Moyamoya disease is a rare, progressive disorder that causes a blockage to the main blood vessels serving the brain as they enter the skull.
In Japanese, "moyamoya" means "puff of smoke," which describes the look of the tangle of small blood vessels that forms to compensate for the blockage.
Symptoms of moyamoya disease vary depending on the age of the patient. Adults with the condition experience bleeding or strokes. Other symptoms in adults include:
- Fainting or blacking out
- Loss of sight in one eye
- Blurry vision
- Poor vision in both eyes
- Inability to recognize objects
The condition tends to get worse without treatment, and can lead to severe brain damage or death.
In children, moyamoya disease tends to cause transient ischemic attacks (TIA), also known as microstrokes or "warning strokes." In children, it also may cause seizures.
Other symptoms may include:
- Uncontrolled movements
- Developmental disabilities
- Speech difficulties
- Periods of being unable to move their feet, legs or arms
Because this condition involves bleeding, patients may also experience a shortage of red blood cells (anemia), which has symptoms such as fatigue and pale skin.
Causes and Risk Factors
The cause of moyamoya disease is unknown. The narrowing of the brain's blood vessels may be due to injuries or genetic abnormalities. There may be some links between the condition and neurofibromatosis, or to procedures such as X-rays of the skull or heart surgery, or treatments such as chemotherapy.
Moyamoya disease is most commonly diagnosed in children, but it can affect adults as well. There appears to be a higher rate of incidence in Japan and other Asian countries; however cases have been diagnosed in the United States, Europe, Australia and Africa.
Because moyamoya disease can cause severe brain damage or even death, it is important to diagnose and treat the condition as quickly as possible. Diagnosis of the condition generally begins with a physical exam and a review of the patient's medical history. The patient's physician may recommend one or more of the following tests or image diagnostic tools in order to more clearly understand the patient's condition
- Computed tomography (CT) scan
- Magnetic resonance imaging (MRI) for the brain or spine
- Single photon emission computerized tomography (SPECT)
These imaging tools can assist the physician in finding the blockage and the tangle of blood vessels, as well as see how much damage may have been done by the condition.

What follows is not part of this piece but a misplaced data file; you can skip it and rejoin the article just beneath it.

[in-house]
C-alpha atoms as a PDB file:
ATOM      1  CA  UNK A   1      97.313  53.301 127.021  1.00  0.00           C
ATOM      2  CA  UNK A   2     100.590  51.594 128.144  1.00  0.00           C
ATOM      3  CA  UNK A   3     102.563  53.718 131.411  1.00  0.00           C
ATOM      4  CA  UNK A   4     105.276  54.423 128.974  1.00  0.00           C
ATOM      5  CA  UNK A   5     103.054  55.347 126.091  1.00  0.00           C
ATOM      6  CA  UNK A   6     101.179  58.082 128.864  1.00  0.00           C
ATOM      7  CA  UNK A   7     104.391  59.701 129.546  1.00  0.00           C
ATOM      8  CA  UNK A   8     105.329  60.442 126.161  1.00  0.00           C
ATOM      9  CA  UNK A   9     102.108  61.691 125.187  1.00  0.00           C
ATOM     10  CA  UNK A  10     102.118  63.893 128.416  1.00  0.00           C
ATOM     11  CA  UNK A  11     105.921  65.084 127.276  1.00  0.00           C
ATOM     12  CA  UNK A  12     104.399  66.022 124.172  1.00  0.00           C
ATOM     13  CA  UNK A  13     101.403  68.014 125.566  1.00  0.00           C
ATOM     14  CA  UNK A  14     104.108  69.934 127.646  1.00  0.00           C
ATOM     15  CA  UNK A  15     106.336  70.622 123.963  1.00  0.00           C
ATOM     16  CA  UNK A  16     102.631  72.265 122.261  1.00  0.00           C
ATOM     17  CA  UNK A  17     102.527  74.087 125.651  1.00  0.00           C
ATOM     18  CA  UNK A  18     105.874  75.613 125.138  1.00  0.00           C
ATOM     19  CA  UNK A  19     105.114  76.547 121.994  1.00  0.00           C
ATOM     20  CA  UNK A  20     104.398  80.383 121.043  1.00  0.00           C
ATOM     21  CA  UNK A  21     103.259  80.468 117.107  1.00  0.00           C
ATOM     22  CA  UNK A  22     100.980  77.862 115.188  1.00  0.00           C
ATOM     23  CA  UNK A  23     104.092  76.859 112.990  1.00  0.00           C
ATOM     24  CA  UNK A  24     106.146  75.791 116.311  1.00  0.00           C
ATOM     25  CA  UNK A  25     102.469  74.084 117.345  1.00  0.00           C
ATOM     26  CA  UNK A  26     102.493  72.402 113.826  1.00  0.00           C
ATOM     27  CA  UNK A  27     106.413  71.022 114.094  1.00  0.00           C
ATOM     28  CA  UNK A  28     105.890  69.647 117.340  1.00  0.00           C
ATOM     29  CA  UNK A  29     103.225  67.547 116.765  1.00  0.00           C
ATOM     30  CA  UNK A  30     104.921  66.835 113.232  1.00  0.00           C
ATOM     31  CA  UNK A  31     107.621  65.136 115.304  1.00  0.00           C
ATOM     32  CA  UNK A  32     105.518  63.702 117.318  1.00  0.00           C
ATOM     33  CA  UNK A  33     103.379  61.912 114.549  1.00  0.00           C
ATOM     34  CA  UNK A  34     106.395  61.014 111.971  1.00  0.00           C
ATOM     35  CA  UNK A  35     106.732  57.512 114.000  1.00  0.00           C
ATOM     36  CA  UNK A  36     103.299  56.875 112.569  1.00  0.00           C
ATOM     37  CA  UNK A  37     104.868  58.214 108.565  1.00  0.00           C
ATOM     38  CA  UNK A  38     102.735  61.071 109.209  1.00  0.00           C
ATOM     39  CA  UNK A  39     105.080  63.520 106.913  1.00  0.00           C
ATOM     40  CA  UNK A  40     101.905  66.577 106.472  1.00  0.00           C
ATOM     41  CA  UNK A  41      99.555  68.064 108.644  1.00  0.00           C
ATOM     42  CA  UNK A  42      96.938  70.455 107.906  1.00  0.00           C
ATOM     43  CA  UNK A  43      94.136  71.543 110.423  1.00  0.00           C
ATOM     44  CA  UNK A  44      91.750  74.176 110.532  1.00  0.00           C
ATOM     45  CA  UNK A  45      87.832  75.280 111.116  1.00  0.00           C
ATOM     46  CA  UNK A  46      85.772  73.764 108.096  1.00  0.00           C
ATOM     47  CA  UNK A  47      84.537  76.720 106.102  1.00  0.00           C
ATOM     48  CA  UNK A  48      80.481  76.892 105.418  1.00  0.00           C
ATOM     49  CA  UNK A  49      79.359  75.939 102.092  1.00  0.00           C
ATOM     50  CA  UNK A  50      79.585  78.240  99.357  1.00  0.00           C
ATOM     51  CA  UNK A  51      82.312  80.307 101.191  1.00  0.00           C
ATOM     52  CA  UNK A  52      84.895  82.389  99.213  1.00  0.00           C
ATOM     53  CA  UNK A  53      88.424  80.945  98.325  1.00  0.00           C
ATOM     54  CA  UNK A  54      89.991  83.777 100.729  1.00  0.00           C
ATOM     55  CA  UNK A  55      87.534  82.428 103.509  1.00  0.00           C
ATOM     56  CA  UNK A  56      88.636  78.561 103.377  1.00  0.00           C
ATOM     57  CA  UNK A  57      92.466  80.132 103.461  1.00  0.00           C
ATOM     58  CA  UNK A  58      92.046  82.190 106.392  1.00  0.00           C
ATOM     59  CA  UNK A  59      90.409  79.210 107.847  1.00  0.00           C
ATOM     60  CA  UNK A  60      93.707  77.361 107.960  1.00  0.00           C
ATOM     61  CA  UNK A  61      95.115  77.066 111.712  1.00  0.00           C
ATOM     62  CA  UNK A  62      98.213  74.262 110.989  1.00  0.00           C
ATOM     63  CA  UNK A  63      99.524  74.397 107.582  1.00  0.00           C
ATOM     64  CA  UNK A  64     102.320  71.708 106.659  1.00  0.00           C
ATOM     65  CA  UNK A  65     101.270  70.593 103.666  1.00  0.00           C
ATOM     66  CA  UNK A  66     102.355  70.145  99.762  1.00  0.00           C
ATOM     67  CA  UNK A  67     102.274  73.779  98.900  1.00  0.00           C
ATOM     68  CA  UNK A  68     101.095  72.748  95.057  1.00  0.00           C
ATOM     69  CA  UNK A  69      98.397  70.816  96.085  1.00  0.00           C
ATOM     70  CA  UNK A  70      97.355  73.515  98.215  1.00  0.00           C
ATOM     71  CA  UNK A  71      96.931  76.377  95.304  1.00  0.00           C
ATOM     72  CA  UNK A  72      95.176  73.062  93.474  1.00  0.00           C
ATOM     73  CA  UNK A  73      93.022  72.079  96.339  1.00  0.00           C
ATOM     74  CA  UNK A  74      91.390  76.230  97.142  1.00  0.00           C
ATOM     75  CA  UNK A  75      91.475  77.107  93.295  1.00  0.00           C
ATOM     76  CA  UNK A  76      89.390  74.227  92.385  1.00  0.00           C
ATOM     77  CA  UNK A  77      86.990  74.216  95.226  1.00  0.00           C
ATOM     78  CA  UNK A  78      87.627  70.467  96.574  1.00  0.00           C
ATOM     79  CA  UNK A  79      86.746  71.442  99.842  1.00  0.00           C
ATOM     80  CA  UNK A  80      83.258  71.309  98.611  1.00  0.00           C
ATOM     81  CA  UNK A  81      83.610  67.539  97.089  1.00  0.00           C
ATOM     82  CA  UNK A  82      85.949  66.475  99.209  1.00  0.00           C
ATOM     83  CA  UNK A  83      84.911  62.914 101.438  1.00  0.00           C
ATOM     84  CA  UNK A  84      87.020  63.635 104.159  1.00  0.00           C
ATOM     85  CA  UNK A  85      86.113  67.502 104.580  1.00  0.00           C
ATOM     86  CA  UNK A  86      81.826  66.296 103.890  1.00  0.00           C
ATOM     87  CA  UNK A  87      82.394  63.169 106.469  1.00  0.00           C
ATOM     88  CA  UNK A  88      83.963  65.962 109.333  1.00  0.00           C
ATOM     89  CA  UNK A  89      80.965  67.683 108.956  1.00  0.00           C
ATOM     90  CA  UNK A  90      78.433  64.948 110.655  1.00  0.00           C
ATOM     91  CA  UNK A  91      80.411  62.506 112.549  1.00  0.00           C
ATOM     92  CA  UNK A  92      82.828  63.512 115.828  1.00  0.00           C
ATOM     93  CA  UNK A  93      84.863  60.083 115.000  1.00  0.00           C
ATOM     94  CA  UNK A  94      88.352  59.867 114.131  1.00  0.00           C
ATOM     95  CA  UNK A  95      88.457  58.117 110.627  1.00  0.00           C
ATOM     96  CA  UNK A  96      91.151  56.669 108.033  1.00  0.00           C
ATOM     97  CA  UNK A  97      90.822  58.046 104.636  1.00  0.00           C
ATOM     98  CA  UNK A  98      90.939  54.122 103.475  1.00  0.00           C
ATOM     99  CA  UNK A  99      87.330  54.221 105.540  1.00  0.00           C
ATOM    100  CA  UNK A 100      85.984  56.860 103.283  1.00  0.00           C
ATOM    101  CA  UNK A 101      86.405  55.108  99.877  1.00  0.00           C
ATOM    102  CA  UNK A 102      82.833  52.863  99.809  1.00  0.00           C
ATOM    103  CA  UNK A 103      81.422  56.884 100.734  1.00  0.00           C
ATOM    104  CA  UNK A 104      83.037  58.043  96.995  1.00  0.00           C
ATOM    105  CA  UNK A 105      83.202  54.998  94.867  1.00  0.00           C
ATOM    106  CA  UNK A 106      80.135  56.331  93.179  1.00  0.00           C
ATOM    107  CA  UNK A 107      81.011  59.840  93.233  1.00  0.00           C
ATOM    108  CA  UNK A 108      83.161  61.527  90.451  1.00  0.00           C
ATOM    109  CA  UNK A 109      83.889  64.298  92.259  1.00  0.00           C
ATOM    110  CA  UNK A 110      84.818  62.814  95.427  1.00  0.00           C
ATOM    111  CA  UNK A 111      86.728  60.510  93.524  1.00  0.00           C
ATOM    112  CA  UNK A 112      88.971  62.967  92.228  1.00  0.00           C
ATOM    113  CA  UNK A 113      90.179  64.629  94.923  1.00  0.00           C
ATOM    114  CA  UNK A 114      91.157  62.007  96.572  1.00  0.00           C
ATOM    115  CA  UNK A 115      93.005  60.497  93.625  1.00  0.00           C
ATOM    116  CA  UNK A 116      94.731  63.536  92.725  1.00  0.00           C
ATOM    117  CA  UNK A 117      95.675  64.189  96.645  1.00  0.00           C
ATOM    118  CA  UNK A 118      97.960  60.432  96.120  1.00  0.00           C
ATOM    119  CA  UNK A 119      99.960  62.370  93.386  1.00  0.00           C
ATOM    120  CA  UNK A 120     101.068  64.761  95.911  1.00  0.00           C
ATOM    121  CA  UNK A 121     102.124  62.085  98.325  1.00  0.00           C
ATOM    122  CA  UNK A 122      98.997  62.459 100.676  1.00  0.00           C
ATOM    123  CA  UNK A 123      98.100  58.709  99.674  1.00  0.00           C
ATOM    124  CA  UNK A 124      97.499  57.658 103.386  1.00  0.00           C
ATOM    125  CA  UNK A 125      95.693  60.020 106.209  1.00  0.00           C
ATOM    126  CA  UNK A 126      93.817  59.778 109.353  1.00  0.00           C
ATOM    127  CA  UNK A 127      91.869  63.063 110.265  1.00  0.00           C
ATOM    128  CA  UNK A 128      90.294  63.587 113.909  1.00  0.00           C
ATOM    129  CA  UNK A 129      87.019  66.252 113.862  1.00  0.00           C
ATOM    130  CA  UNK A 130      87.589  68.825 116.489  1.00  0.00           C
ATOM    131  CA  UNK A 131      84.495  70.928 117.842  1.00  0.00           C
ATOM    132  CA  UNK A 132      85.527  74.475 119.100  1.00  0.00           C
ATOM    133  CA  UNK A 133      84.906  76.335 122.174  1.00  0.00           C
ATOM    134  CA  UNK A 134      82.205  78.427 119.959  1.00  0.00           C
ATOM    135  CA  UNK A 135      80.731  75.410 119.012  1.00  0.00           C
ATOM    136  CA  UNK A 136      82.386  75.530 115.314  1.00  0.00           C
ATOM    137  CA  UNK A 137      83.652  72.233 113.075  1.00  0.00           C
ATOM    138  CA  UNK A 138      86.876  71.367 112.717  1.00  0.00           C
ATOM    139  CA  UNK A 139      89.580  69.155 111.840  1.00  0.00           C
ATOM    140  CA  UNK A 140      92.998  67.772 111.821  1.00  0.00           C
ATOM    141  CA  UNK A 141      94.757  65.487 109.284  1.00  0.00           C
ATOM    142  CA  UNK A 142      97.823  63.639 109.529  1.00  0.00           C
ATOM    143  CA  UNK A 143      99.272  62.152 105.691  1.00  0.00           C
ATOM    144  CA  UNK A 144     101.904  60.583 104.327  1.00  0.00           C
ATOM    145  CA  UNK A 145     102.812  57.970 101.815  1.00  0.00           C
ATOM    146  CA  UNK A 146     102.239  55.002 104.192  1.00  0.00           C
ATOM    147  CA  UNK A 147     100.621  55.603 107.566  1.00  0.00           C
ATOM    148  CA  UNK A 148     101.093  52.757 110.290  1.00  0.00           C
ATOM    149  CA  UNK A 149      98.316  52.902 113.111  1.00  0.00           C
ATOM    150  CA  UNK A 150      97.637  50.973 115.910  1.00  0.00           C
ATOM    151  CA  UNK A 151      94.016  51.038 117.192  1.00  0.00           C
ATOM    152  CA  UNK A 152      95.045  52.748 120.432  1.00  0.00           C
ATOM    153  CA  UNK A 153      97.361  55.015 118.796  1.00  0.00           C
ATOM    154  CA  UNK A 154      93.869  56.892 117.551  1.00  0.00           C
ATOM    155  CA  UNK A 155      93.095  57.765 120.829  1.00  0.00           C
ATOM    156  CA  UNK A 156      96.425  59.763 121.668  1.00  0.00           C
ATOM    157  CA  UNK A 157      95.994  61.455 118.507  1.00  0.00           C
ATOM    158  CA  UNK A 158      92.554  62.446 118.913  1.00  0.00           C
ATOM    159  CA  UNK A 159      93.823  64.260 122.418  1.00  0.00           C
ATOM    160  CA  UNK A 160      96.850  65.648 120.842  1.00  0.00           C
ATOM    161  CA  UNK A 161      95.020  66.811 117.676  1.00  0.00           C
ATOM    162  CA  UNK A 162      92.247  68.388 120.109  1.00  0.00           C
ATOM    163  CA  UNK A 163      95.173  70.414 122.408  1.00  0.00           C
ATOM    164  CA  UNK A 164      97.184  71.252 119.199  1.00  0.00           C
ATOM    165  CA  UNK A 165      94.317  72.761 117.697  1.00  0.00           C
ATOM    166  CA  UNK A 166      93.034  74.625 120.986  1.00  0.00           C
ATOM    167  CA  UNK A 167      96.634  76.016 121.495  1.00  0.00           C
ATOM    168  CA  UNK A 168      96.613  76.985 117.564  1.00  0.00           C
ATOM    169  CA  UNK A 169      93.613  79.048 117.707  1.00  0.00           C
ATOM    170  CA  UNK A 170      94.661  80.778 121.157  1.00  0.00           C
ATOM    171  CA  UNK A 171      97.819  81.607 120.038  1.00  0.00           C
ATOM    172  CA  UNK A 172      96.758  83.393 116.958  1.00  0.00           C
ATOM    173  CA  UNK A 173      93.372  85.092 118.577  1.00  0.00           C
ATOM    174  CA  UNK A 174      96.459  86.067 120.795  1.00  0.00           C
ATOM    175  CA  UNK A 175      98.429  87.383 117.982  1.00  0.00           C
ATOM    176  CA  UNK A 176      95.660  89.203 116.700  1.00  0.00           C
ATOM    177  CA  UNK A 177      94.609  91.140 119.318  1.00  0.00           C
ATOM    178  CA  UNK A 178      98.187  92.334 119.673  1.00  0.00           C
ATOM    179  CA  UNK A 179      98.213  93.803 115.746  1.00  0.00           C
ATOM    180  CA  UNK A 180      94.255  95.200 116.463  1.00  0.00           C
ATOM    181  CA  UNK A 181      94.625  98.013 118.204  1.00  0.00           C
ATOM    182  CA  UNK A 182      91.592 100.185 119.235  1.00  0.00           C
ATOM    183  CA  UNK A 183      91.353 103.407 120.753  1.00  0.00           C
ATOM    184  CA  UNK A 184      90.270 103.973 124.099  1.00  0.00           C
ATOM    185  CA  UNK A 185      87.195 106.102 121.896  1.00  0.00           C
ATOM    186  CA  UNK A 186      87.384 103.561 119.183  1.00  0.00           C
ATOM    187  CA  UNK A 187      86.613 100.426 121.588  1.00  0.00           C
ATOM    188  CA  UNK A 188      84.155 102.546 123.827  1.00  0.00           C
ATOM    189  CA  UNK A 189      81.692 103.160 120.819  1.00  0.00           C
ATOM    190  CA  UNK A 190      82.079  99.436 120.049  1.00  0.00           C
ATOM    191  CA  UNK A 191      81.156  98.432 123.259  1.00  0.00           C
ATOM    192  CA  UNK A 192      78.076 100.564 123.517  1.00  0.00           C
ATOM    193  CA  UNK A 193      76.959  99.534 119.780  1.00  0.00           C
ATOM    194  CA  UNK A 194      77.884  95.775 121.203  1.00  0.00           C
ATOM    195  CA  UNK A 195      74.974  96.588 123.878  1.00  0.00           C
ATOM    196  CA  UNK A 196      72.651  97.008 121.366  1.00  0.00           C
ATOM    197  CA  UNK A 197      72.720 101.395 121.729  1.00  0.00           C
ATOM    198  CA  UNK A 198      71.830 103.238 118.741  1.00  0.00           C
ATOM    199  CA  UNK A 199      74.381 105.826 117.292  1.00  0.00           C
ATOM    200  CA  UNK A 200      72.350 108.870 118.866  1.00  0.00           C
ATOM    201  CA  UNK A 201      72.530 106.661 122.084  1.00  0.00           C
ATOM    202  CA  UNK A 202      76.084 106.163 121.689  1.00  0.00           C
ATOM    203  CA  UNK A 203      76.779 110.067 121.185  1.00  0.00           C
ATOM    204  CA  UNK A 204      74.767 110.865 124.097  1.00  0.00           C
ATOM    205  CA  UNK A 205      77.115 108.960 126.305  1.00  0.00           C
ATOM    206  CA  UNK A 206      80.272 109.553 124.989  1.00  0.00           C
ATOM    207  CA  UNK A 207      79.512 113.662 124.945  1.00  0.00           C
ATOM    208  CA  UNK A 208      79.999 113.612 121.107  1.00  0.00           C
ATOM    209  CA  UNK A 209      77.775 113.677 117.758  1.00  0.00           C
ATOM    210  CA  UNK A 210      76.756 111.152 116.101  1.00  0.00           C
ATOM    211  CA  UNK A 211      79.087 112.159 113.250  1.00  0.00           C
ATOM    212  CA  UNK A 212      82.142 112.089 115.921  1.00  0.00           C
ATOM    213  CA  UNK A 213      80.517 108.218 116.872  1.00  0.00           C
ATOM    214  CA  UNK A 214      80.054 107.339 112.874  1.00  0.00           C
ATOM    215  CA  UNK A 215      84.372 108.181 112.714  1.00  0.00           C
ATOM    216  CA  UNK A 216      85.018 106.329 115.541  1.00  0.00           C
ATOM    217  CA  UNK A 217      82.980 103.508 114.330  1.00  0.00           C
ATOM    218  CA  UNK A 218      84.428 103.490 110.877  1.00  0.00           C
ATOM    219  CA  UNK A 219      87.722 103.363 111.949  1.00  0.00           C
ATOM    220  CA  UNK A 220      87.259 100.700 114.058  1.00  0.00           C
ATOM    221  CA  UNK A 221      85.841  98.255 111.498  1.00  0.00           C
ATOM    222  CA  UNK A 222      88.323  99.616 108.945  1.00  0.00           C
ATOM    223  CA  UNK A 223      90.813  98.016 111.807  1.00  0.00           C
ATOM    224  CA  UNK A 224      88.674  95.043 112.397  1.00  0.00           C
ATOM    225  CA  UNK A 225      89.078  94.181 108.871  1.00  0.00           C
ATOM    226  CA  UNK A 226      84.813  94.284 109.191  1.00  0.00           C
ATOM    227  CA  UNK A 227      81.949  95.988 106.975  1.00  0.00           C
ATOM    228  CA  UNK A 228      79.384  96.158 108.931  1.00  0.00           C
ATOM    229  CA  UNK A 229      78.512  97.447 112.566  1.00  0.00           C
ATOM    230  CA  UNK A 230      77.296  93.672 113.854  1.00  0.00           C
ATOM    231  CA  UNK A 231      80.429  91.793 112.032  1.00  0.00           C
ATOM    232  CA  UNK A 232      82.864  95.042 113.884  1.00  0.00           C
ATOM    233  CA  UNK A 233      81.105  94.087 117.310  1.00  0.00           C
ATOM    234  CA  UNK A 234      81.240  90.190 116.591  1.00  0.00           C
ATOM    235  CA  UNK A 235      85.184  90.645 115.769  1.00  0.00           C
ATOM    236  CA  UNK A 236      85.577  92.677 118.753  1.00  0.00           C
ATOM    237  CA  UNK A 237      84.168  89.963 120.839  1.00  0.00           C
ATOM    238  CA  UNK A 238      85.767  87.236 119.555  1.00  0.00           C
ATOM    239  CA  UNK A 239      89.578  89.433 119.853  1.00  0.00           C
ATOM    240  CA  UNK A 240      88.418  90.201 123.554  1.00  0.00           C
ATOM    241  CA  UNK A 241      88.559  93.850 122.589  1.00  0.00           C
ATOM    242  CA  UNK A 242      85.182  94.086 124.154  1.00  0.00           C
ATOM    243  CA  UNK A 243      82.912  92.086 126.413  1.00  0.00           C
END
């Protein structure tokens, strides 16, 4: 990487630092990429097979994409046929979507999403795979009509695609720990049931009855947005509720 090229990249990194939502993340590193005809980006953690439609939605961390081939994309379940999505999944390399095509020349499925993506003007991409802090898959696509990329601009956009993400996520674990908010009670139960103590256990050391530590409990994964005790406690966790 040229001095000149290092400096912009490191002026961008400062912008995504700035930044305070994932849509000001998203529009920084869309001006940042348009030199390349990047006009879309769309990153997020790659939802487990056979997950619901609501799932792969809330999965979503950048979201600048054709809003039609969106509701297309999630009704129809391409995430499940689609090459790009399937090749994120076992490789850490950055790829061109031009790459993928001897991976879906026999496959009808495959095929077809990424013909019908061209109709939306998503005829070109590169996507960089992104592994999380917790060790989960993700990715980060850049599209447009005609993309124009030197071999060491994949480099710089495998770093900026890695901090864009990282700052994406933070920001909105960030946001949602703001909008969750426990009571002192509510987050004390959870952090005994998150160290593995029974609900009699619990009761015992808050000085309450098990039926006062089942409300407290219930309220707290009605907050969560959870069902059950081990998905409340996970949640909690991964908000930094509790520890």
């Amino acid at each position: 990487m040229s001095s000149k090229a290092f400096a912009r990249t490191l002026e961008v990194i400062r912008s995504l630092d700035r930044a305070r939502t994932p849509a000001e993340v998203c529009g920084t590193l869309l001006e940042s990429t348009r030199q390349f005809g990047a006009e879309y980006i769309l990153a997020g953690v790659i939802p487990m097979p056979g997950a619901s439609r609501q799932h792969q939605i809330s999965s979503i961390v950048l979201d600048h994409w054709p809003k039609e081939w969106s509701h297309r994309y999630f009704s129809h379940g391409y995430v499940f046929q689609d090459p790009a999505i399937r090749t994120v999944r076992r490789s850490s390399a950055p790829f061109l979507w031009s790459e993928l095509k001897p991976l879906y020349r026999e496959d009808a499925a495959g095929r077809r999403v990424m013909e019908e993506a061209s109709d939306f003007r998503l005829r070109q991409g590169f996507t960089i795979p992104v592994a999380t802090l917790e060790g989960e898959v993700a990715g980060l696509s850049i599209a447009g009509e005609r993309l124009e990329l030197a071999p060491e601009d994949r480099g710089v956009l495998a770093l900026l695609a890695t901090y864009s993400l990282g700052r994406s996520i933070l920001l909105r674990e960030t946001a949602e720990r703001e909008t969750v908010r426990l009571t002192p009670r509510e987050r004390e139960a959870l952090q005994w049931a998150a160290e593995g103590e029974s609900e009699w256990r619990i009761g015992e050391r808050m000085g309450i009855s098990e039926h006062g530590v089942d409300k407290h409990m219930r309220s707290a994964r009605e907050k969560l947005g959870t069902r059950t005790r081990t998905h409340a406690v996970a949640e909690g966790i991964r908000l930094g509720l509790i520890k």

Surgery is the preferred treatment for moyamoya disease. However drug therapy may be used as an alternative when surgery is not an option.
The goal of surgery is to go around the blockage and allow new blood vessels to develop to bring blood and oxygen to the brain. With experienced neurovascular surgeons, such as those at Cedars-Sinai, the risks of this surgery generally are low and the long-term outlook for children who have been treated for the disease is good.
Full recovery from surgery may take six to 12 months, though many patients see an improvement in their symptoms almost immediately. If a patient has had major bleeding into the brain, the damage may be permanent, and prompt treatment is important to preserve as much brain function as possible.
Surgical procedures used to treat moyamoya disease include:
- Encephaloduroarteriosynangiosis (EDAS): This procedure requires freeing up, without severing, a scalp artery over a course of several inches and then making a small temporary opening in the skull directly beneath the artery. The artery is then sutured to the surface of the brain and the bone replaced.
- Encephalomyosynangiosis (EMS): In this procedure, a muscle from the temple region of the forehead is freed from some attachments. A hole is then made in the skull through which this muscle is directed and then placed onto the surface of the brain.
- Superficial temporal artery-middle cerebral artery (STA-MCA): This procedure directly sutures a scalp artery to a brain surface artery. Multiple small holes (burr holes) are placed in the skull to allow for growth of new vessels into the brain from the scalp.
When surgery is not an option, medication may be used as treatment. Medicines that prevent clots from forming, including aspirin, may be helpful. No drug, however, can prevent the arteries to the brain from narrowing. Because medications do not offer a permanent solution, surgery is the preferred treatment option whenever possible.